The resulting economic threat is mind-boggling. A 2012 study performed for the insurance industry found that 740,000 homes in 13 Western states are now at high or very high risk of burning up. The value of those homes is pegged at $136 billion. If our Western mountain friends were looking for personal independence, many have stumbled into the teeth of an ecosystem that is finally succumbing to the heavy hand of human exploitation.
But the individualists didn’t all head for the mountains. We’re everywhere. Back in the East, we also resist stepping back from our fast-eroding shorelines, under unremitting assault from rising sea levels. We claim the right to build and live where we want to. But as oceans warm, as glaciers melt, and as polar ice sheets accelerate their long slide back into open water, the rising seas are now threatening once-safe coastal communities.
In North Carolina, a scientific panel determined last summer that zoning and building codes should be revised based on an expectation of one meter’s sea-level rise this century. Now, the idea that scientists and regulators should be permitted to affect where and how we build homes set the rugged Carolina coastal dwellers into frenzied action. Next thing you know, the state legislature had banned the scientific findings in a landslide vote. You read this right: the Carolina legislature outlawed the science.
Now, maybe the individualists should be given the chance to speak their minds on this. Maybe they would be happy to continue building in their flood-and-fire-prone paradises, and bear the risks themselves. Maybe when fires or storm surges come their way, they would tell us with steely resolve that they would rather live and die as free individualists.
There are two problems with this idea. The first is this: A good, compassionate nation will never permit this to happen. We won’t – we just can’t – look the other way when floods and fires overwhelm our neighbors. You must not ask us to do something that our consciences – not to mention our sacred scriptures – forbid. On the Jericho Road, we all want to see ourselves as Good Samaritans, not callous Pharisees.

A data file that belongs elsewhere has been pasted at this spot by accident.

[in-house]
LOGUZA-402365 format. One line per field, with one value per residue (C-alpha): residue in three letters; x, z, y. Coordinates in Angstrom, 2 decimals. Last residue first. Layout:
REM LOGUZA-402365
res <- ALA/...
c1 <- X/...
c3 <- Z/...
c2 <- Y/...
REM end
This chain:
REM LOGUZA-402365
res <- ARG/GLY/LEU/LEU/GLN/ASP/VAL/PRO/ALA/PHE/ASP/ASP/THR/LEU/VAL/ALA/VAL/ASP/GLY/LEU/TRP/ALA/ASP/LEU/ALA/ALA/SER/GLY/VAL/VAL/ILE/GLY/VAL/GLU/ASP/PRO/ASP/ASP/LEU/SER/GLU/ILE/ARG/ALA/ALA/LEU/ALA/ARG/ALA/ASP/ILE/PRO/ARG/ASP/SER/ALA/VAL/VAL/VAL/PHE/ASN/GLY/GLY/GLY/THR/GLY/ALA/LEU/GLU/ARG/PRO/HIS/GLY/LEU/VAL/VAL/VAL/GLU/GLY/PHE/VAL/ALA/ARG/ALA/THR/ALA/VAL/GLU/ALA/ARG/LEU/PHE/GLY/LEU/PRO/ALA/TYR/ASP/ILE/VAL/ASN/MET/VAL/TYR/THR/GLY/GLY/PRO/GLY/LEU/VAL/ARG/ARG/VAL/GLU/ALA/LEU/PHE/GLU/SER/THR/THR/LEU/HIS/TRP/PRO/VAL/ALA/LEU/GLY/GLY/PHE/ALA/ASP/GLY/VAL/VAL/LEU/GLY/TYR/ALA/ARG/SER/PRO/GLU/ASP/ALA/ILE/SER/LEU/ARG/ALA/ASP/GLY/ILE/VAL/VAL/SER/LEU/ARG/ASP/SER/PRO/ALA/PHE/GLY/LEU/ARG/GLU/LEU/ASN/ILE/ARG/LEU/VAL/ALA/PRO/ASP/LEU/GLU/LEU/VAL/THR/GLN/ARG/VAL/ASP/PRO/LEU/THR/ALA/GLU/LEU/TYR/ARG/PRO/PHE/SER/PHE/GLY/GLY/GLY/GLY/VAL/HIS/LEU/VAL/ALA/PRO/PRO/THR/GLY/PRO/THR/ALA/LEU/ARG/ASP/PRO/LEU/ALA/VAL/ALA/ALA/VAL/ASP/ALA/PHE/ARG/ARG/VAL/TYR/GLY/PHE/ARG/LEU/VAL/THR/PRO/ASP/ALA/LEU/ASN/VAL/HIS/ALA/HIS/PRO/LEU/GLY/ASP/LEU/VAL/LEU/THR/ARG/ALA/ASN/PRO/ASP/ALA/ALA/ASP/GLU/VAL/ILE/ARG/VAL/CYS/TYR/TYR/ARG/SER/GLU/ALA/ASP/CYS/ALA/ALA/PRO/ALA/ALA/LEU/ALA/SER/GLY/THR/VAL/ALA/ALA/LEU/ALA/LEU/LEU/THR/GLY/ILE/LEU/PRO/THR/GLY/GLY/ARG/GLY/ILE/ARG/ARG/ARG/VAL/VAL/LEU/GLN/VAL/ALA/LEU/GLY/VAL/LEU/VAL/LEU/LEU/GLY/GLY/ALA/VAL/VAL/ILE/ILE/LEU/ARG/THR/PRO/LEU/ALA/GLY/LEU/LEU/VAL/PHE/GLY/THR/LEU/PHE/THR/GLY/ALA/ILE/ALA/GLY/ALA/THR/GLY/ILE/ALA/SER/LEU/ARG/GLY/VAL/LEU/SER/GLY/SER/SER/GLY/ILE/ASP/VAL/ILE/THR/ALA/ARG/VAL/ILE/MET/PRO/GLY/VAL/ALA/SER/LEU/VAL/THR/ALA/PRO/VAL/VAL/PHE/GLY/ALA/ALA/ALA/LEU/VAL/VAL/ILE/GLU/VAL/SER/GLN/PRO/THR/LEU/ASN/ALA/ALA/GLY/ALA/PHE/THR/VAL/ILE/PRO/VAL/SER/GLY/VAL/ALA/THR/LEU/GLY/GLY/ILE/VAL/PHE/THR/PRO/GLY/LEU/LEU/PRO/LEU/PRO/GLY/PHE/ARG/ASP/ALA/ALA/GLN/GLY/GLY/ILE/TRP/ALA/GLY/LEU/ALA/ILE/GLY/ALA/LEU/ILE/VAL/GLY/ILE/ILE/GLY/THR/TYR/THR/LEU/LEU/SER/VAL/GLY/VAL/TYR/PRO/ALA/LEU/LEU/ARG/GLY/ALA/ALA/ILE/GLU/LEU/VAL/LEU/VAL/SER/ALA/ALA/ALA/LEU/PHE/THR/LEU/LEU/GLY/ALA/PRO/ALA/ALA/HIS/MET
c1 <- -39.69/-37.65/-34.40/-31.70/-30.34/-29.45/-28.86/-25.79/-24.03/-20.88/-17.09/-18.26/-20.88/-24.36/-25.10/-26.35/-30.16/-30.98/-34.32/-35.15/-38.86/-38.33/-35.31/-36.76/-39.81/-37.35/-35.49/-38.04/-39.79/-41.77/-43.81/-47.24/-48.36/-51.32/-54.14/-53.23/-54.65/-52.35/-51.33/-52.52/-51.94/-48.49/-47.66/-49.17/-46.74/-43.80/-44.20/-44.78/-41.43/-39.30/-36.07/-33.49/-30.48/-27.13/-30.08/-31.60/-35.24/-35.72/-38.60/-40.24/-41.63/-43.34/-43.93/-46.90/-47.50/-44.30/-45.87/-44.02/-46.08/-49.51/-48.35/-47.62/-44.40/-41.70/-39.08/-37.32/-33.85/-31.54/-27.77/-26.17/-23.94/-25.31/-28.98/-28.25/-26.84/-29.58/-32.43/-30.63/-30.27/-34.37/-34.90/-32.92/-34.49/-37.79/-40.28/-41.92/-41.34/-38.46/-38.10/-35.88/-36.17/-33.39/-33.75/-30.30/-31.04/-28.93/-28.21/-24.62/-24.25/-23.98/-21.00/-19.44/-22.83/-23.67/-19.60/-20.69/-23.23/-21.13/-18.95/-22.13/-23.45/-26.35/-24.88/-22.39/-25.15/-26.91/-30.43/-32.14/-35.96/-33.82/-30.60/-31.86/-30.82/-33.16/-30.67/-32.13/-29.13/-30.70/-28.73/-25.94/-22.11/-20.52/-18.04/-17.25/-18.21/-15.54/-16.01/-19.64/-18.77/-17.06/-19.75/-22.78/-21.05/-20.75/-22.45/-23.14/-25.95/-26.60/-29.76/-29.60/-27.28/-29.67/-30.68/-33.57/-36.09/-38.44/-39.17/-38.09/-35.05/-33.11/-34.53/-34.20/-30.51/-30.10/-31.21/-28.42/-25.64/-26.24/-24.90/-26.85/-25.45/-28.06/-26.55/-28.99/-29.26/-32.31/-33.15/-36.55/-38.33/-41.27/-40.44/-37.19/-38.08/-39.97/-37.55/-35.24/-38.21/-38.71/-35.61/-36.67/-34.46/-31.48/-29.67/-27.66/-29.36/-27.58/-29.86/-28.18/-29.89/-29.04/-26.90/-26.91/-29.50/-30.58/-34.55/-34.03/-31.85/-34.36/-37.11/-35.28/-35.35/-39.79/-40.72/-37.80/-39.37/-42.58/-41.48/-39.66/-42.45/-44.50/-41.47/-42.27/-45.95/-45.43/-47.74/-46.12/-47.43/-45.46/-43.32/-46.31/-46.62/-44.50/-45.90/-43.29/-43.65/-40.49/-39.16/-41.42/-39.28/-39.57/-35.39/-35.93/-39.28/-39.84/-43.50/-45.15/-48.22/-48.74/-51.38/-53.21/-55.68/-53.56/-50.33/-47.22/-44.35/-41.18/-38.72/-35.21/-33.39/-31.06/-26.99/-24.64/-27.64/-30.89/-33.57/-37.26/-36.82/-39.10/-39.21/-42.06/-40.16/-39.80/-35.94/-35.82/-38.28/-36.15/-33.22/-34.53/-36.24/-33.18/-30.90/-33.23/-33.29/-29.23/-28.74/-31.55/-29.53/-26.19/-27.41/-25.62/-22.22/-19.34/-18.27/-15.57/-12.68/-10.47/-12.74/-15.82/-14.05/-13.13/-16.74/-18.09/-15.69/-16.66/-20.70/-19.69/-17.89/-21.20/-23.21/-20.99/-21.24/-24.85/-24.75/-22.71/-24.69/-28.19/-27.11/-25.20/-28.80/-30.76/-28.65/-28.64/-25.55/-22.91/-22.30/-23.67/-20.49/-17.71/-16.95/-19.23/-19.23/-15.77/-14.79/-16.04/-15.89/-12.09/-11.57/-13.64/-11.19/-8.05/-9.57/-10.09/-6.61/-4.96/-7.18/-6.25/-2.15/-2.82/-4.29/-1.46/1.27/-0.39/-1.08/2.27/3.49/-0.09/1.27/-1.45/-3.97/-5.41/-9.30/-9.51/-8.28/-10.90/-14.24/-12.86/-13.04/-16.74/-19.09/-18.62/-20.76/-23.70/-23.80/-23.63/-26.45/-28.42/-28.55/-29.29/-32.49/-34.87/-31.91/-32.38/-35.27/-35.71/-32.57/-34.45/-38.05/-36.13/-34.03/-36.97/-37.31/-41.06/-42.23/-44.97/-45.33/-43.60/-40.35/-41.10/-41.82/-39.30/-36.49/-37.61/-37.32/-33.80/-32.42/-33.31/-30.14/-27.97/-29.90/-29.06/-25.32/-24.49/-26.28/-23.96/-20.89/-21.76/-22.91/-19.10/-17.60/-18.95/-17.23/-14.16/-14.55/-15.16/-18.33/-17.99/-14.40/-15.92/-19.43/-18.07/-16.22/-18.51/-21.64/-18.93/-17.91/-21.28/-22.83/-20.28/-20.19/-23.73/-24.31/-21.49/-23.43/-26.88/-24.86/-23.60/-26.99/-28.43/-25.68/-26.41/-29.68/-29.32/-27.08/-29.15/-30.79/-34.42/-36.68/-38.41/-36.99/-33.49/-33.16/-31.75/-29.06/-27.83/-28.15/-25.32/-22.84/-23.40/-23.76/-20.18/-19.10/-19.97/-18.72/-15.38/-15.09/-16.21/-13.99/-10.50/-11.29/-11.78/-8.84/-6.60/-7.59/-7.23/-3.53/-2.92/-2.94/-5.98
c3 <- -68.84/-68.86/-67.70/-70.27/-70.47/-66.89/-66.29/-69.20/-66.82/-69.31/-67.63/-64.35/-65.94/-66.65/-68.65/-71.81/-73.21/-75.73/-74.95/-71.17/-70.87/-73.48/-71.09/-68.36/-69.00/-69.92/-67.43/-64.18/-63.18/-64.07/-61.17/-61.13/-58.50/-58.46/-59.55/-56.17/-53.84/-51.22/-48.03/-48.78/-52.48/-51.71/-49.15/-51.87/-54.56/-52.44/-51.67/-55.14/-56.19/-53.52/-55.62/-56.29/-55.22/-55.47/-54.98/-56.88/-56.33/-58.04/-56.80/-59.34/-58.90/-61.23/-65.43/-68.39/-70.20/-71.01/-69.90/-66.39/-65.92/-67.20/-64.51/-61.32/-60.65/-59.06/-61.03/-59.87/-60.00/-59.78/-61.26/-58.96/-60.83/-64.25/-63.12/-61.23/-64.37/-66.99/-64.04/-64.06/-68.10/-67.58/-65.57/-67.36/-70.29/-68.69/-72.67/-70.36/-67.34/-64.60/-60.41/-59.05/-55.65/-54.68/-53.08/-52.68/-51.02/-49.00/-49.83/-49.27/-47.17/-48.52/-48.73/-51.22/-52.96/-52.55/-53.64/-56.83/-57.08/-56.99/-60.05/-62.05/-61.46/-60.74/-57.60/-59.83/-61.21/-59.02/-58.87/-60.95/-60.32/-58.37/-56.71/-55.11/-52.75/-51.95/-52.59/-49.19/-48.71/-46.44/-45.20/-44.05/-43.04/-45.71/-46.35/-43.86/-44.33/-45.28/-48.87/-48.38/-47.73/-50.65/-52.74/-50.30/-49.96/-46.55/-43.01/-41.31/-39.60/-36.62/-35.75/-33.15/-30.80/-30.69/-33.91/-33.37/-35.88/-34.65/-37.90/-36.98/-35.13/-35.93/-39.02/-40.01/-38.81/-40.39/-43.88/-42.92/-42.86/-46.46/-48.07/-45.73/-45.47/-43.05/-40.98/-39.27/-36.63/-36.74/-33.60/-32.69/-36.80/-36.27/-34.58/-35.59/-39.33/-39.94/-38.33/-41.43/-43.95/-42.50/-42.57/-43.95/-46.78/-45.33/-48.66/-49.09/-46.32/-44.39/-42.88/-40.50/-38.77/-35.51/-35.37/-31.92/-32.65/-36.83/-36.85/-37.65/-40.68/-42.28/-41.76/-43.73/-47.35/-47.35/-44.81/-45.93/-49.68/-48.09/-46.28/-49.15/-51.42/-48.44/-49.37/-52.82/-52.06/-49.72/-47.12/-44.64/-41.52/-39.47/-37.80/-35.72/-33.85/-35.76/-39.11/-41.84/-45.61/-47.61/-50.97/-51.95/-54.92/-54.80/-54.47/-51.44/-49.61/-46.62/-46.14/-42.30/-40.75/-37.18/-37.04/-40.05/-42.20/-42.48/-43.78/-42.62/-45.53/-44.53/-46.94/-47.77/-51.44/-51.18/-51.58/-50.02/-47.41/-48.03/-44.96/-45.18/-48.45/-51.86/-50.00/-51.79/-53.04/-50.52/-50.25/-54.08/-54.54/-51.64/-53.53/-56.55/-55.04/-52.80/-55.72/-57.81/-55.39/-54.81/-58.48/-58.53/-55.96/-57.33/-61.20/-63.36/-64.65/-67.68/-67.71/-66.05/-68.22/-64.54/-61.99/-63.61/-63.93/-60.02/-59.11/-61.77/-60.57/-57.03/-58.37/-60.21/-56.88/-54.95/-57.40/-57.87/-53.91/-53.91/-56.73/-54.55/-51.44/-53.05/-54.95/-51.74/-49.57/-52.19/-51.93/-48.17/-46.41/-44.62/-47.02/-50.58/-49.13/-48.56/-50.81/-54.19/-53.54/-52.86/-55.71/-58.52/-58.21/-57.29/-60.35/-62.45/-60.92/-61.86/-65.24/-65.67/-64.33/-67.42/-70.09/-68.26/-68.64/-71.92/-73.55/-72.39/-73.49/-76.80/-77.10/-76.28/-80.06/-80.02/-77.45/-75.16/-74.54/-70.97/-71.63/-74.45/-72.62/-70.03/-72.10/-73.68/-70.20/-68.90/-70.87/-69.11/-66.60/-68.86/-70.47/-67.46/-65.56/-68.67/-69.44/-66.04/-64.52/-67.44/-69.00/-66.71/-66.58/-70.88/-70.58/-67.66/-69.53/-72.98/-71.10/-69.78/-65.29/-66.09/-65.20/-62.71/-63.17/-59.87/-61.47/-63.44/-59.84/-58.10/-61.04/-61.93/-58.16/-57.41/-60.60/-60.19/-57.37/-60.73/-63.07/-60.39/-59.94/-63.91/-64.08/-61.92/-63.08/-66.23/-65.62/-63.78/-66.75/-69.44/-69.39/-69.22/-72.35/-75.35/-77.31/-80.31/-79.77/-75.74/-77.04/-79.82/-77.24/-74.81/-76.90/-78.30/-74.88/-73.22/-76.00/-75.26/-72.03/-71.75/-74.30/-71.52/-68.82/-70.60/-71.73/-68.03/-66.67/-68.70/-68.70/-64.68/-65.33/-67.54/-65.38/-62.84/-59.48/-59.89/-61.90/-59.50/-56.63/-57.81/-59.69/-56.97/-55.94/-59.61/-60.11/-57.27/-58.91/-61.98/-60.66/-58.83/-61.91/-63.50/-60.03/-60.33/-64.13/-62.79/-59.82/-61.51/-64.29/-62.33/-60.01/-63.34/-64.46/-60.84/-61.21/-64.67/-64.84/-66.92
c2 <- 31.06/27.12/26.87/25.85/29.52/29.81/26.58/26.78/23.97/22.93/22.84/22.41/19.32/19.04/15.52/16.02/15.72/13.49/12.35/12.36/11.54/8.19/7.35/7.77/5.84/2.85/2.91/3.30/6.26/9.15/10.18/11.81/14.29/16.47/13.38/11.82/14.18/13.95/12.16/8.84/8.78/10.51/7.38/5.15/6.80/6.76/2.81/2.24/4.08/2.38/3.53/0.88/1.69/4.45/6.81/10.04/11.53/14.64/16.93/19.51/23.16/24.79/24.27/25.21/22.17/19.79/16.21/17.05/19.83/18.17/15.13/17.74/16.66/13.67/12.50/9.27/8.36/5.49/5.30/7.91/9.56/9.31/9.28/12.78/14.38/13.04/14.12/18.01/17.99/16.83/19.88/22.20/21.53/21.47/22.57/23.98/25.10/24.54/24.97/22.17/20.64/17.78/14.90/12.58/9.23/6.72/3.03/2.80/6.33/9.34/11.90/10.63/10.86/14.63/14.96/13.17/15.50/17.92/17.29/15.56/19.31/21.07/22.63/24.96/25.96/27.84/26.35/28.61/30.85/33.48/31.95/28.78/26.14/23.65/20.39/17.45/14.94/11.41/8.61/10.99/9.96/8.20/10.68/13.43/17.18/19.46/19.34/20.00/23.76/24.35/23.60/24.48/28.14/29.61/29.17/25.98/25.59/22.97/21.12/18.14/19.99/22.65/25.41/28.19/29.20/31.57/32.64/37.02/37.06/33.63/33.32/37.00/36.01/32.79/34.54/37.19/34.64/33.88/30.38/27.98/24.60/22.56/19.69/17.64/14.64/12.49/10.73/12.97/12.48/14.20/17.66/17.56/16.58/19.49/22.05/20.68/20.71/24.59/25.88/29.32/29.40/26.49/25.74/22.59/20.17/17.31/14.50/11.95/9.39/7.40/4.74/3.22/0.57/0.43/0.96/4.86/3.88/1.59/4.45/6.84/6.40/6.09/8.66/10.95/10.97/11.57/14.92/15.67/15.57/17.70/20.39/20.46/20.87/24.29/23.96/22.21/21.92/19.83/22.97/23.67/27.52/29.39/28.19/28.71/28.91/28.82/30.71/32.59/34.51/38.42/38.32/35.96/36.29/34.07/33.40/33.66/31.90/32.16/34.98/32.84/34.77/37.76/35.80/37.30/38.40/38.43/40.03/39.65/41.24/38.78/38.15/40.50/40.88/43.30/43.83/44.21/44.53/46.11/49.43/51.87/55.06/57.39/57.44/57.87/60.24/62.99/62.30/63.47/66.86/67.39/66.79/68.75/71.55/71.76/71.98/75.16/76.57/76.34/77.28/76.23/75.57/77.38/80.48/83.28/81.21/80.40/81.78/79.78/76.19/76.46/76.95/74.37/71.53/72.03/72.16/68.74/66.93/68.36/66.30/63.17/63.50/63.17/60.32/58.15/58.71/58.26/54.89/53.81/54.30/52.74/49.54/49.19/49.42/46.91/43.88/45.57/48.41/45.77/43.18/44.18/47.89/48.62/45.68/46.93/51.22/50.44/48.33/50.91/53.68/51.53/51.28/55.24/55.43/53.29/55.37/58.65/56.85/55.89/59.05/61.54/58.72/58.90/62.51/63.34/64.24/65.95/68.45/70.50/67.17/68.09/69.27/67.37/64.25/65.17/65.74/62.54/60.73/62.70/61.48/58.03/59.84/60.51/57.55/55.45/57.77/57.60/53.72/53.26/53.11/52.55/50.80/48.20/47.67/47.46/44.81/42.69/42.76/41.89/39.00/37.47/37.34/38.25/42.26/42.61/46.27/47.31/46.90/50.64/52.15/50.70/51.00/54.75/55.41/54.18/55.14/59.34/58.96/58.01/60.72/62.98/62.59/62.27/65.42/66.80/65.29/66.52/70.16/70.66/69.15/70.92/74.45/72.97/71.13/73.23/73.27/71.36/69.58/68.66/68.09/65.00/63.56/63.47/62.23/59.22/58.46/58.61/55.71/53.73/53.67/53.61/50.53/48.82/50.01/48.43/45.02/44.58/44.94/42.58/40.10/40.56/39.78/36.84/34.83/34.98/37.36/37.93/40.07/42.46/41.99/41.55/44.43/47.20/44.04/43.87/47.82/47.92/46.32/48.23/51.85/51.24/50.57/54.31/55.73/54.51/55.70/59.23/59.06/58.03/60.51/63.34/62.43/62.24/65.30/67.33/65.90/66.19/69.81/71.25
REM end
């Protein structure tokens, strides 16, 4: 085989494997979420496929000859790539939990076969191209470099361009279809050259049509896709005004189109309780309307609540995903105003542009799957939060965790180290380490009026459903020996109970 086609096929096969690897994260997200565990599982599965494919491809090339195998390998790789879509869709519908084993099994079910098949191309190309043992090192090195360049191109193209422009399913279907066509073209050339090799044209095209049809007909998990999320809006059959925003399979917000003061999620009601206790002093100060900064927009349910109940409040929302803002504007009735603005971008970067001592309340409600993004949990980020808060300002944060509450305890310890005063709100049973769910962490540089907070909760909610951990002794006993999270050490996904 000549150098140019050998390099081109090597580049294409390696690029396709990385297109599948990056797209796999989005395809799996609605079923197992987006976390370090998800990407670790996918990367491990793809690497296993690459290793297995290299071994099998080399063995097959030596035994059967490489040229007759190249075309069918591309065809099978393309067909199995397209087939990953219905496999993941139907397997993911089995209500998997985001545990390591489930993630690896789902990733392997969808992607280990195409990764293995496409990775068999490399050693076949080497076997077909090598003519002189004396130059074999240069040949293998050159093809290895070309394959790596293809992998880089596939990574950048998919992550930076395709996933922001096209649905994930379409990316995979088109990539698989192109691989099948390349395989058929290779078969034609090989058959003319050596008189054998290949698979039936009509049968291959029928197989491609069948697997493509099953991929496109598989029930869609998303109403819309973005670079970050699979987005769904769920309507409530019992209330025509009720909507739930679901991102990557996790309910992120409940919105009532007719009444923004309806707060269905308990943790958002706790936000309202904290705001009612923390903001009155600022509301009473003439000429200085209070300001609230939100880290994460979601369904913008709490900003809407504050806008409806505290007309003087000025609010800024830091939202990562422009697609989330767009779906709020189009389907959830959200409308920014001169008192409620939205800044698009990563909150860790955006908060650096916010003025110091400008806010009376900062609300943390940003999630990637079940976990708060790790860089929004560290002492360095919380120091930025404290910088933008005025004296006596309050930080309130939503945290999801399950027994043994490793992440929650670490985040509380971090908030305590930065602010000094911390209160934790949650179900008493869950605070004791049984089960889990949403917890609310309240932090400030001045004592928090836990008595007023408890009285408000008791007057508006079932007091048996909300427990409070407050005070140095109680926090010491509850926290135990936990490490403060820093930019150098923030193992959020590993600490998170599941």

But secondly, we are seldom, if ever, confronted with this dilemma. Christians can be hypocrites. But Christian heretics – including hyper-individualists – can fully match us, or worse. Hate government intrusion? That’s fine. But when wildfires threaten our homes, fire fighters should fly in from all over the region to save us, even at the potential cost of their lives. And after the fires have done their worst, most expect to be made whole by the Federal government, whose forest management is usually blamed for lost homes.
We see it today back East as well. Super-storm Sandy inflicted severe damage on many Northeastern seaside communities. Faced with unfunded losses heading toward $30 billion, the federally-subsidized National Flood Insurance Program began to raise its below-market beach-property premiums. Next thing you know, seaside residents were all over the news, with heart-rending stories of distressed communities unable to bear the insurance costs. And now, the usually-sensible Sen. Bob Menendez (D-NJ) is suddenly doing everything he can to prevent flood insurance premiums from rising to levels remotely commensurate with the risk.
After severe fire and flood losses, we won’t abandon our once-proud countrymen. We know this. But they also know this, and make it very clear that they expect our aid when today’s new climate disasters strike, which they most certainly will.
Maybe it’s time that we American evangelicals begin to rethink our love affair with hyper-individualism. You won’t find the case for it in the Old Testament covenant narrative, in which God’s promise extended to an entire nation, for the purpose of blessing all nations on Earth. Turn to the Gospels and we find the ruggedly individualistic Simon Peter. “Do you love me?” Jesus asked him in a seemingly solitary moment. “Then feed my sheep.” Hmm. So it’s us, not me.
Seems like community, not individualism, is what’s nearest to the heart of the gospel. Could we begin to grasp this? Then, maybe, we will begin to take our rightful place in serving and keeping the precious garden into which we have been placed.
Thanks for reading, and may God bless you.